• Not only do they ensure all their credit debts are paid for on time, financially happy people also refrain from spending on credit at all.
  • One can be rich one day and bankrupt the next.
Financial problems can occur overnight and debt-free people are aware of it. To prevent themselves from sinking into quick sand when troubles arise, they plan for unforeseen circumstances with savings, insurance and other cash reserves.
<br>This way, they can also have peace of mind over their financial situation as they know they are always prepared for a crisis to hit.
  • Greed can be a dangerous thing, especially if it causes you to aim for greater fortunes in spite of what you already have. <br><br> Financially-happy people count their blessings and don't complain about not having more.
  • Rational shopping is hard for many people who are not financially happy. When you have clear financial goals in mind, you will be less likely to spend on impulse.
  • Before signing up for a loan, deal or purchase, financially savvy people read up on all the alternatives and consequences of the contract first. By doing this, they ensure they get the best deal there is and mimimise their debt risk.
  • Although life might not turn out exactly the way you planned, planning for your retirement ensures you have enough for the later years.<br><br>
Retirement planning needs to start as early as possible so you can work towards your goals one step at a time.
  • Financially-free people are not put down by setbacks. By being optimistic, they manage to plan rationally to find their way out of every financially-trying situation.

The authorities have stopped issuing new licences to moneylenders since 2012. That year, there were more than 200 licensed moneylenders here.

Although moneylenders give out less than 1 per cent of consumer loans, several MPs have called for tougher regulations in recent months, highlighting concerns over excessive borrowing and punitive interest rates.

In March, Pasir Ris-Punggol GRC MP Zainal Sapari cited the example of a security guard who had to repay $2,240, five weeks after taking out a loan of $1,600 - an interest rate of 40 per cent.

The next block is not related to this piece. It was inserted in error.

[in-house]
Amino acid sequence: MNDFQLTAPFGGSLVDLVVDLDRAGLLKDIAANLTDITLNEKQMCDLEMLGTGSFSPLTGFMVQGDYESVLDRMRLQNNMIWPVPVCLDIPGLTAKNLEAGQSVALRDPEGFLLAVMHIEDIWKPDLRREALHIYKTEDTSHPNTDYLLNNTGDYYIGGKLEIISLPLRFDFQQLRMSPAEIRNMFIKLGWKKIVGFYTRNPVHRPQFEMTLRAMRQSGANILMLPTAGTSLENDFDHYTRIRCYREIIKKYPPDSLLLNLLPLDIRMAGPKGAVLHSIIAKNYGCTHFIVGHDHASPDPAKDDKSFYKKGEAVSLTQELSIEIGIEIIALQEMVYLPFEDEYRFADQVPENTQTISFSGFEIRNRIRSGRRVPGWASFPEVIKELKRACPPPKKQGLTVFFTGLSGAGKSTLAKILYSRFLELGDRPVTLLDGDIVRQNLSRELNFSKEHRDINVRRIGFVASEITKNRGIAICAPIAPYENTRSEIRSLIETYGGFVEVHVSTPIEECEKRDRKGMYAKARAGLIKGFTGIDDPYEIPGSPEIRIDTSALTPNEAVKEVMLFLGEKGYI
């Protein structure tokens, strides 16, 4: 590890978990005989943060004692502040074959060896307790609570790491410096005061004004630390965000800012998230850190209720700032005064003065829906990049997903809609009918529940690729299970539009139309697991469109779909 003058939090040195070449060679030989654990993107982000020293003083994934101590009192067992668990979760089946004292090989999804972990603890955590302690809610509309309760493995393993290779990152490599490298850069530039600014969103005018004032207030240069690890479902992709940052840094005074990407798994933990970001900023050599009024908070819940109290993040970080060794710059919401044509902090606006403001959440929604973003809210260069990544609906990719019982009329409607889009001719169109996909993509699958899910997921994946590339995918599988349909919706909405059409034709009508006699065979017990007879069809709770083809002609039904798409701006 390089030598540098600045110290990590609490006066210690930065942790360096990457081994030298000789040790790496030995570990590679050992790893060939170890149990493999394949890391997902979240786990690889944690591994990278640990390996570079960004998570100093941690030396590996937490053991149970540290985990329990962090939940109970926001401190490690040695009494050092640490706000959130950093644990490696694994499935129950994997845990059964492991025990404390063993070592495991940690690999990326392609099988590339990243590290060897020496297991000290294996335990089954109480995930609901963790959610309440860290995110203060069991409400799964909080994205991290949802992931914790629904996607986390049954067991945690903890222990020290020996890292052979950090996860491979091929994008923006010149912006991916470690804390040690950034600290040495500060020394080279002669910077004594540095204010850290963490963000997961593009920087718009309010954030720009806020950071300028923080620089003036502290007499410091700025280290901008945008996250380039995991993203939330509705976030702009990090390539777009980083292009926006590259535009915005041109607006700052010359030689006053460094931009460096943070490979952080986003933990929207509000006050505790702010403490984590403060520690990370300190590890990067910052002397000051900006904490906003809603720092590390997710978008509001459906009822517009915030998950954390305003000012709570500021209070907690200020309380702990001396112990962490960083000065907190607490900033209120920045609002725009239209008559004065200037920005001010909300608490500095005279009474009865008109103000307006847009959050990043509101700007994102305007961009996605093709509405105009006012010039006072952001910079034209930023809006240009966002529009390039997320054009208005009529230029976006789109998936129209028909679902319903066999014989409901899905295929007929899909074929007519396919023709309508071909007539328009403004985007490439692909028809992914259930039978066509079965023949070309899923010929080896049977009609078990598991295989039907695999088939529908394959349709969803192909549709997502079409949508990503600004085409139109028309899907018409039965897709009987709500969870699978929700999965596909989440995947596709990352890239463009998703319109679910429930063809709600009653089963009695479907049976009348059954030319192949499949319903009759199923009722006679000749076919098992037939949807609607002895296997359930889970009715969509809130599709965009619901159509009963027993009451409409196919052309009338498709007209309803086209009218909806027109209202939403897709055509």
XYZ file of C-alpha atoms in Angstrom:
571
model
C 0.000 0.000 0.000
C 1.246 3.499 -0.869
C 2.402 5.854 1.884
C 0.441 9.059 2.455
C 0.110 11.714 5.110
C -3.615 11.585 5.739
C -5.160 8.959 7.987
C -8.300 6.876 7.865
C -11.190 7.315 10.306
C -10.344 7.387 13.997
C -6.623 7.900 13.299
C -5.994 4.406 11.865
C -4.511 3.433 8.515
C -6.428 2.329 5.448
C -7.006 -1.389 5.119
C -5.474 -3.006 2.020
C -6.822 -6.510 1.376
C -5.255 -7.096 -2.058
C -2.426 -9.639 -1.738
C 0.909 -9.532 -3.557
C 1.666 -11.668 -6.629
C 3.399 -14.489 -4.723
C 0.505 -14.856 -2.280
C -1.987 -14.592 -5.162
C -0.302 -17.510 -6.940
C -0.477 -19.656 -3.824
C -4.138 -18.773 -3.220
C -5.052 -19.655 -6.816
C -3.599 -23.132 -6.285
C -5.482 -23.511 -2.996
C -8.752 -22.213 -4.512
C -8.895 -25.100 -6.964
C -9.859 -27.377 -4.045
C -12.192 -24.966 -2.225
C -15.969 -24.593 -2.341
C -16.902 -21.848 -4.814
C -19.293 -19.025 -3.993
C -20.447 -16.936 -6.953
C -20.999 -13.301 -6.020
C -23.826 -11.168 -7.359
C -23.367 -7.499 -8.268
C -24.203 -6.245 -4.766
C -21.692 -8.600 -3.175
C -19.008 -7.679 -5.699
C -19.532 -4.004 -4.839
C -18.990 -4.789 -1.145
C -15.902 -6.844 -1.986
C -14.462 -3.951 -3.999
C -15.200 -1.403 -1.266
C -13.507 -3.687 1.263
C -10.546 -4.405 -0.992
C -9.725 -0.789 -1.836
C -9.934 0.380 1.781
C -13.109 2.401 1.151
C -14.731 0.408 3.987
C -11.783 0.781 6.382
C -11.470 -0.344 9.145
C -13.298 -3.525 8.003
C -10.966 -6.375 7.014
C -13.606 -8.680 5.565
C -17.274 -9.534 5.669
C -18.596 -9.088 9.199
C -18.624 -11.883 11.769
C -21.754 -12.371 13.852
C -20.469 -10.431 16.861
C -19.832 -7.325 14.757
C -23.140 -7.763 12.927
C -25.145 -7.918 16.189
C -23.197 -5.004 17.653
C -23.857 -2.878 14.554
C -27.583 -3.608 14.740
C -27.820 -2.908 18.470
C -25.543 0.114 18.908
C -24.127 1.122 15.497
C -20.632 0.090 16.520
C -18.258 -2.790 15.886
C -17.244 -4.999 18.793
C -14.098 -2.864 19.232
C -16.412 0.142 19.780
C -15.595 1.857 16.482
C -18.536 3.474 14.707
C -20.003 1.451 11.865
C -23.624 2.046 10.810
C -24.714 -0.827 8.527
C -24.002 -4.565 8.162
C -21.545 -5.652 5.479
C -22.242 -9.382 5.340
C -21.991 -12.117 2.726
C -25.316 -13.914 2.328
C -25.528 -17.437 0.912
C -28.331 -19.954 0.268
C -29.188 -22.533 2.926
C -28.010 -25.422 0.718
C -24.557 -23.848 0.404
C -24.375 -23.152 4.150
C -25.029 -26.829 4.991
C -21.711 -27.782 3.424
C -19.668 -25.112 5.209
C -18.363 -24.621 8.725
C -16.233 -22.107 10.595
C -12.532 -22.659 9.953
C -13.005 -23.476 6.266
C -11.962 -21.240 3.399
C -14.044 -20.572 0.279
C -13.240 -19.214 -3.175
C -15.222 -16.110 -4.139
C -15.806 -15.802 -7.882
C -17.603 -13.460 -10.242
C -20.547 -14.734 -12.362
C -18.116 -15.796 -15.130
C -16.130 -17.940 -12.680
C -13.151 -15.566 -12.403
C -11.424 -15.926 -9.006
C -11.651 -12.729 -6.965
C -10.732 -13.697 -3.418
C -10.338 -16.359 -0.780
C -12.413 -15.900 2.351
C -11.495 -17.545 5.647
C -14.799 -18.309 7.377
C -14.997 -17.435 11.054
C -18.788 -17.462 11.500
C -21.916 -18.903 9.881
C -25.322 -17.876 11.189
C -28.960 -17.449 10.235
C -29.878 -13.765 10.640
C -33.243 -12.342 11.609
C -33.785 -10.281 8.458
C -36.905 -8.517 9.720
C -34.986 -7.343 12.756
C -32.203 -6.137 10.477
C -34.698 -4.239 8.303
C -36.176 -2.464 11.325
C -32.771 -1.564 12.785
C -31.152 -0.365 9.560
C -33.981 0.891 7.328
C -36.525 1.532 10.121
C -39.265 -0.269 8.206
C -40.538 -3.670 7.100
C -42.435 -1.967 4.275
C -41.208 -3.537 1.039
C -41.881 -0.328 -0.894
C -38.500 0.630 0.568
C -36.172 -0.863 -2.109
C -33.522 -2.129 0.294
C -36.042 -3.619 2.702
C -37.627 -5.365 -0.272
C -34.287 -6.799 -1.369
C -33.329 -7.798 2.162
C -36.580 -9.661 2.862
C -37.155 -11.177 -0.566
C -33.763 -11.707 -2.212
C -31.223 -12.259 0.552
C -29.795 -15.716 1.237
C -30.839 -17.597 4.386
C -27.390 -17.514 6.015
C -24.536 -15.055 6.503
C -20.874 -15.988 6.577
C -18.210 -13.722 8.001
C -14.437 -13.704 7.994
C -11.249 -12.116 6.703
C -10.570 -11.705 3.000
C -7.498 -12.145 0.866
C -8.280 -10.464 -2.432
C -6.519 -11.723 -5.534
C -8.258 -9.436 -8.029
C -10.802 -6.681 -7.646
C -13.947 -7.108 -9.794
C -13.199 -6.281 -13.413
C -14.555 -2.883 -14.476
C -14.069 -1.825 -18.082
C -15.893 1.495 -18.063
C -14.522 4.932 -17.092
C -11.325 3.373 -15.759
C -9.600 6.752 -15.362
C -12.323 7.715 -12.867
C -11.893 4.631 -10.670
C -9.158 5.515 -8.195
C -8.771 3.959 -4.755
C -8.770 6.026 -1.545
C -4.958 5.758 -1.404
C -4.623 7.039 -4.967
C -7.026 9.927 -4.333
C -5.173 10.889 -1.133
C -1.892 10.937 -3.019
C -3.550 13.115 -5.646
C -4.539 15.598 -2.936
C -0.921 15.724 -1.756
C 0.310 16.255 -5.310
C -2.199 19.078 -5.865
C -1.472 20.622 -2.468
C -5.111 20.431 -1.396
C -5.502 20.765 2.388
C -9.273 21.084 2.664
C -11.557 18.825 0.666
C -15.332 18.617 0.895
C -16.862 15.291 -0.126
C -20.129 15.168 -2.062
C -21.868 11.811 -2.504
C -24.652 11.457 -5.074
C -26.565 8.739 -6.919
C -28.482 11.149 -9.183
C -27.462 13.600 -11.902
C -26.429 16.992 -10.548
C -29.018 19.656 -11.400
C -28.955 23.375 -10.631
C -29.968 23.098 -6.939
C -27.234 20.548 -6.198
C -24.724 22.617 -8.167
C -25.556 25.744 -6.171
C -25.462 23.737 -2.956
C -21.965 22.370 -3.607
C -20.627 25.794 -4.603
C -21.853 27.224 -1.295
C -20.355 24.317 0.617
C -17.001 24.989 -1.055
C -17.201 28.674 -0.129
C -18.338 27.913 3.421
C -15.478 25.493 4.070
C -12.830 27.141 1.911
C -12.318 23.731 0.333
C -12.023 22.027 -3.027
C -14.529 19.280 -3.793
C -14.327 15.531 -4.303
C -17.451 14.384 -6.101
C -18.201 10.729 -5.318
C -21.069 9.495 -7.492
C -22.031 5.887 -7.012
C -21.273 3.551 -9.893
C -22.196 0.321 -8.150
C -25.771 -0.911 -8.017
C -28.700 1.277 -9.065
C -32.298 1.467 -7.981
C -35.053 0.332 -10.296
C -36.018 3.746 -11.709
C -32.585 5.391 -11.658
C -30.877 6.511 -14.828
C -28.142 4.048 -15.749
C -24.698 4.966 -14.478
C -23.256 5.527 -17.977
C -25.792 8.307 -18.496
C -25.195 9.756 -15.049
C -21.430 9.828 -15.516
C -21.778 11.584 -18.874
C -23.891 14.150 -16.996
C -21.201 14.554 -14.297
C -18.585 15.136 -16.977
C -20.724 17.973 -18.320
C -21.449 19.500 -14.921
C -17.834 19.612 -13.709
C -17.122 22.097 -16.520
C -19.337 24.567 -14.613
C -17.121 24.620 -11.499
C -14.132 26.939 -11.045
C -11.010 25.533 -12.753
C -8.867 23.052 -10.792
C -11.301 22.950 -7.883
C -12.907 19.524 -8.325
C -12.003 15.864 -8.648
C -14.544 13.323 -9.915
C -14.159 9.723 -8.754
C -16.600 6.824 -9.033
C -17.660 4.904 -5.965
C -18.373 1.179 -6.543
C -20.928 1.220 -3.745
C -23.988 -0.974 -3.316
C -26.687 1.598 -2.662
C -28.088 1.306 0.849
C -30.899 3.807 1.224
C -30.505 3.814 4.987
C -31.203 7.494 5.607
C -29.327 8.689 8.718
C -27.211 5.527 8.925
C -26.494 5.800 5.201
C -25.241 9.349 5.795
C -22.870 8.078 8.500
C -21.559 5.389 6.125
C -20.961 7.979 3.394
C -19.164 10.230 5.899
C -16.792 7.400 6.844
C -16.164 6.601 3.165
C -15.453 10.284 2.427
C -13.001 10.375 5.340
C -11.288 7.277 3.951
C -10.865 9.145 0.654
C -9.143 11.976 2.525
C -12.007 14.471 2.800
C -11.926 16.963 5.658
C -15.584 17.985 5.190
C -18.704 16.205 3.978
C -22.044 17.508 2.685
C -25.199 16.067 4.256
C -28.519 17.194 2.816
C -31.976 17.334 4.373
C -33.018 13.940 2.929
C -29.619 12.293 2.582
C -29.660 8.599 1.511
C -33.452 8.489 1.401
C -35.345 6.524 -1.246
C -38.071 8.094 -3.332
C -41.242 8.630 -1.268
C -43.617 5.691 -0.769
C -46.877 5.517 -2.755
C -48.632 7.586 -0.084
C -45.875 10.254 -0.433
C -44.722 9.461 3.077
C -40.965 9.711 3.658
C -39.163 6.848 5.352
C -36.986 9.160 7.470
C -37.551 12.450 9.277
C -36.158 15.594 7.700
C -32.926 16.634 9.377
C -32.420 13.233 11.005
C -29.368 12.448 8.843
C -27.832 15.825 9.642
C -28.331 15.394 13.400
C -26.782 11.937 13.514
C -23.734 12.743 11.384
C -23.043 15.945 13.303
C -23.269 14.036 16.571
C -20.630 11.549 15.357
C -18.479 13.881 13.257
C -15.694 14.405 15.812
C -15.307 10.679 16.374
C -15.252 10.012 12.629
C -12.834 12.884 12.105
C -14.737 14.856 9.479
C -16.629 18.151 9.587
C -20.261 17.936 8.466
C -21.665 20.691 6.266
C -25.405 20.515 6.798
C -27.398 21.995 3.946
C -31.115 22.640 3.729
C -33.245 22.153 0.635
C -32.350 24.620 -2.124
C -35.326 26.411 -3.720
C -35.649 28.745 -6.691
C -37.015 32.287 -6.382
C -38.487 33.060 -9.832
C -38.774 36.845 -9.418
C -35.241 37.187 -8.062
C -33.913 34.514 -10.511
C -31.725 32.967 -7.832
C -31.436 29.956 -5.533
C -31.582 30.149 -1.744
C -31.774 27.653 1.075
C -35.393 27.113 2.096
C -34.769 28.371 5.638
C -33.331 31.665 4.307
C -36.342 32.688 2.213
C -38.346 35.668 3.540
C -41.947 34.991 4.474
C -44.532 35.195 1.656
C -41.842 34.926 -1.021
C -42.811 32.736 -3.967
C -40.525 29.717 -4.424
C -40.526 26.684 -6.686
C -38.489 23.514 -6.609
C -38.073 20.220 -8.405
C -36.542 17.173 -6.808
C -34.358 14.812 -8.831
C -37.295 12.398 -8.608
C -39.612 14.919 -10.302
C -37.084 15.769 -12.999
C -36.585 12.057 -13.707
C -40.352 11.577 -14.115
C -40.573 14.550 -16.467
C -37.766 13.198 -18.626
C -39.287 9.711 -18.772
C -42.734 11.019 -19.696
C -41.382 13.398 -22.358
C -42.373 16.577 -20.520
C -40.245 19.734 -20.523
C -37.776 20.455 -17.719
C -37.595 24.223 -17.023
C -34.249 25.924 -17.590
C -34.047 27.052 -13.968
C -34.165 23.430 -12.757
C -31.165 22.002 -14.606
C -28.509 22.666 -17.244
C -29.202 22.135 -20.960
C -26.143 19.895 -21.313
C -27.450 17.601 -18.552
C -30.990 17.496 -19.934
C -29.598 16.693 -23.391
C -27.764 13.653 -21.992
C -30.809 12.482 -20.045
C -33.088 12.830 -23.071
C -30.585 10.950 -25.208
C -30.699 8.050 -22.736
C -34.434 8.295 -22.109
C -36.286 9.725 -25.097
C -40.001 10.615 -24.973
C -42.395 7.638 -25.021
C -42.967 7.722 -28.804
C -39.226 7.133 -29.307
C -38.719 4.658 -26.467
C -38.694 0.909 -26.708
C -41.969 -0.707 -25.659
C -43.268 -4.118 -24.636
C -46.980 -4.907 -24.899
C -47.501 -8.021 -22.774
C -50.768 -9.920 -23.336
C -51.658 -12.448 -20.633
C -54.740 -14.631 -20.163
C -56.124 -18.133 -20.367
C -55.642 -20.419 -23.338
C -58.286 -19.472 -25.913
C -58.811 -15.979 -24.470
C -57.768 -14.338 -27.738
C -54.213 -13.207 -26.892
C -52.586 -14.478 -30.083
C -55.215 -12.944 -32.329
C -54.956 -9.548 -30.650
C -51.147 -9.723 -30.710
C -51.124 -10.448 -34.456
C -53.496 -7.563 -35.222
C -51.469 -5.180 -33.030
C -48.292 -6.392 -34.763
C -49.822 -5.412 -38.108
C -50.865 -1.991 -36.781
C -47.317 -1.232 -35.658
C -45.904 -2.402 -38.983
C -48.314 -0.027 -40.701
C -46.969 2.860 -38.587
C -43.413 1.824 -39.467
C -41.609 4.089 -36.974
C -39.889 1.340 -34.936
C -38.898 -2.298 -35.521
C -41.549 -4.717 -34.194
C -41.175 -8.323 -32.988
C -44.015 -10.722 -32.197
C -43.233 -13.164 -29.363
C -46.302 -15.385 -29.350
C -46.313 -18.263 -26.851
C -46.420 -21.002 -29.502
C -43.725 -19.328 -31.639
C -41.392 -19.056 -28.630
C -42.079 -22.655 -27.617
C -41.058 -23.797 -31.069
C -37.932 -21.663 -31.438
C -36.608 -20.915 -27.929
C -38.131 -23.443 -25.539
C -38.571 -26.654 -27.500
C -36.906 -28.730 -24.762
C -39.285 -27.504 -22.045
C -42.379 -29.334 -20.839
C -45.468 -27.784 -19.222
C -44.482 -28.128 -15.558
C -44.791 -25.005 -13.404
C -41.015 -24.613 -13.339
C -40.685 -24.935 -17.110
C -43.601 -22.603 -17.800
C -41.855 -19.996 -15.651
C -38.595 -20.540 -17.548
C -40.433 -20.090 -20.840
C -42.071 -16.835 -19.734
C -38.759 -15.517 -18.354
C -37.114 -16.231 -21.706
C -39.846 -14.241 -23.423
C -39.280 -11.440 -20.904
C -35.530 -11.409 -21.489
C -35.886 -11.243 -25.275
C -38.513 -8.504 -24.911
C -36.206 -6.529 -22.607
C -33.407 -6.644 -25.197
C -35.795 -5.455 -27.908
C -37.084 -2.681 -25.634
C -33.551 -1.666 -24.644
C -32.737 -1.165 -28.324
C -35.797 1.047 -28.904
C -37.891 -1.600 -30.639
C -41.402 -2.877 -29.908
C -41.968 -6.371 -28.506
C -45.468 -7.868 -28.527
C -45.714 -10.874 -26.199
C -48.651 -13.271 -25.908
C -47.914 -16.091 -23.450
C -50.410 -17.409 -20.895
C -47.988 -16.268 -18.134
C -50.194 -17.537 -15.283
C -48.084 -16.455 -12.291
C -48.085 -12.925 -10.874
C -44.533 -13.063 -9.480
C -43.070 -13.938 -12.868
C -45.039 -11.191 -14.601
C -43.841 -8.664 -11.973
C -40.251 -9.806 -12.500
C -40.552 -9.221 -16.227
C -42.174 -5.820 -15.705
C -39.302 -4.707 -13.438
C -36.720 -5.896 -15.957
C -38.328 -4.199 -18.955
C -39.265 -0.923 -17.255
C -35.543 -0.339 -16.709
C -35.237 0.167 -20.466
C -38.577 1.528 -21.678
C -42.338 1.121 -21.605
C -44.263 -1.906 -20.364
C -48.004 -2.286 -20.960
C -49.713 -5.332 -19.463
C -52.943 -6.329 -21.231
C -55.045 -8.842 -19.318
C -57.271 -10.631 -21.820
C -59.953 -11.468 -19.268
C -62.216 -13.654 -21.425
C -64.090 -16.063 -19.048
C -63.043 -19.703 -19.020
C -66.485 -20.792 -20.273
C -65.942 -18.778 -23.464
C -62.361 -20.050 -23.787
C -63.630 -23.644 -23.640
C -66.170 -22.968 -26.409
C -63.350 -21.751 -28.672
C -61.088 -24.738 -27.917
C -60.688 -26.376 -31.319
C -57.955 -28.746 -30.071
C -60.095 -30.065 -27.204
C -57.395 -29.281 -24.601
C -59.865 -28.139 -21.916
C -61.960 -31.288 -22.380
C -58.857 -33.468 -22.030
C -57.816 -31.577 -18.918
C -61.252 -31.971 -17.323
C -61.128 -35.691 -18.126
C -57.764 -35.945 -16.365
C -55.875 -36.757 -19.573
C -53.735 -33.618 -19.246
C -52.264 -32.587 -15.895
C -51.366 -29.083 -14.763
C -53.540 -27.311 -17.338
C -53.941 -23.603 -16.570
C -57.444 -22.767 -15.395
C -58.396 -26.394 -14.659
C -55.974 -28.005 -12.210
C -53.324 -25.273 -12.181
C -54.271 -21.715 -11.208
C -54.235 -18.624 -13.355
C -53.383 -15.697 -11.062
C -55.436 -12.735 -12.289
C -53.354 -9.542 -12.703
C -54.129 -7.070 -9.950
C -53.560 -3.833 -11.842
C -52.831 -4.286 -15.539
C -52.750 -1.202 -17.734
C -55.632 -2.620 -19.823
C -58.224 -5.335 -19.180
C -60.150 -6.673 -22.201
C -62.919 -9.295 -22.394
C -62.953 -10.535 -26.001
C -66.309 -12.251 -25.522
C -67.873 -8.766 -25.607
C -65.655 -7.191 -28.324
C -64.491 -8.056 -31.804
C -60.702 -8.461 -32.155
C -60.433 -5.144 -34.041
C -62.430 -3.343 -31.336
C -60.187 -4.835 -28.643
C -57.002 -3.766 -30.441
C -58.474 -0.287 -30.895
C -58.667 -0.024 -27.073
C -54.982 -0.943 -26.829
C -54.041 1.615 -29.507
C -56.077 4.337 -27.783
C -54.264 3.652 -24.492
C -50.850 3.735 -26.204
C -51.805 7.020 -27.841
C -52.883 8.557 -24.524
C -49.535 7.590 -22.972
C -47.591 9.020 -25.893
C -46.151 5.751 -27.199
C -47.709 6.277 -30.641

Yesterday, he said he hopes the committee will also look into restricting the number of moneylenders operating in any one area, and at better ways to educate borrowers.

The committee, which starts work next Wednesday, is chaired by Mr Manu Bhaskaran, director of strategic and policy advisory firm Centennial Group International, and vice-president of the Economics Society of Singapore.

It will submit its recommendations to the ministry by the end of the year.

Besides academics and representatives from the moneylending industry, such as Moneylenders Association of Singapore president David Poh, the group also comprises voices from voluntary welfare organisations that help distressed borrowers.

These include Credit Counselling Singapore president Kuo How Nam, and Mr Christopher Chuah, president of One Hope Centre's executive committee.


Get the full story from The Straits Times.

Did you know?

  • Moneylenders in Singapore give out less than 1 per cent of consumer loans
  • Existing regulations limit only the sum a person can borrow from each moneylender. These caps apply only to borrowers who earn less than $120,000 a year and seek unsecured credit.
  • Interest rate caps apply only to borrowers earning less than $30,000 a year.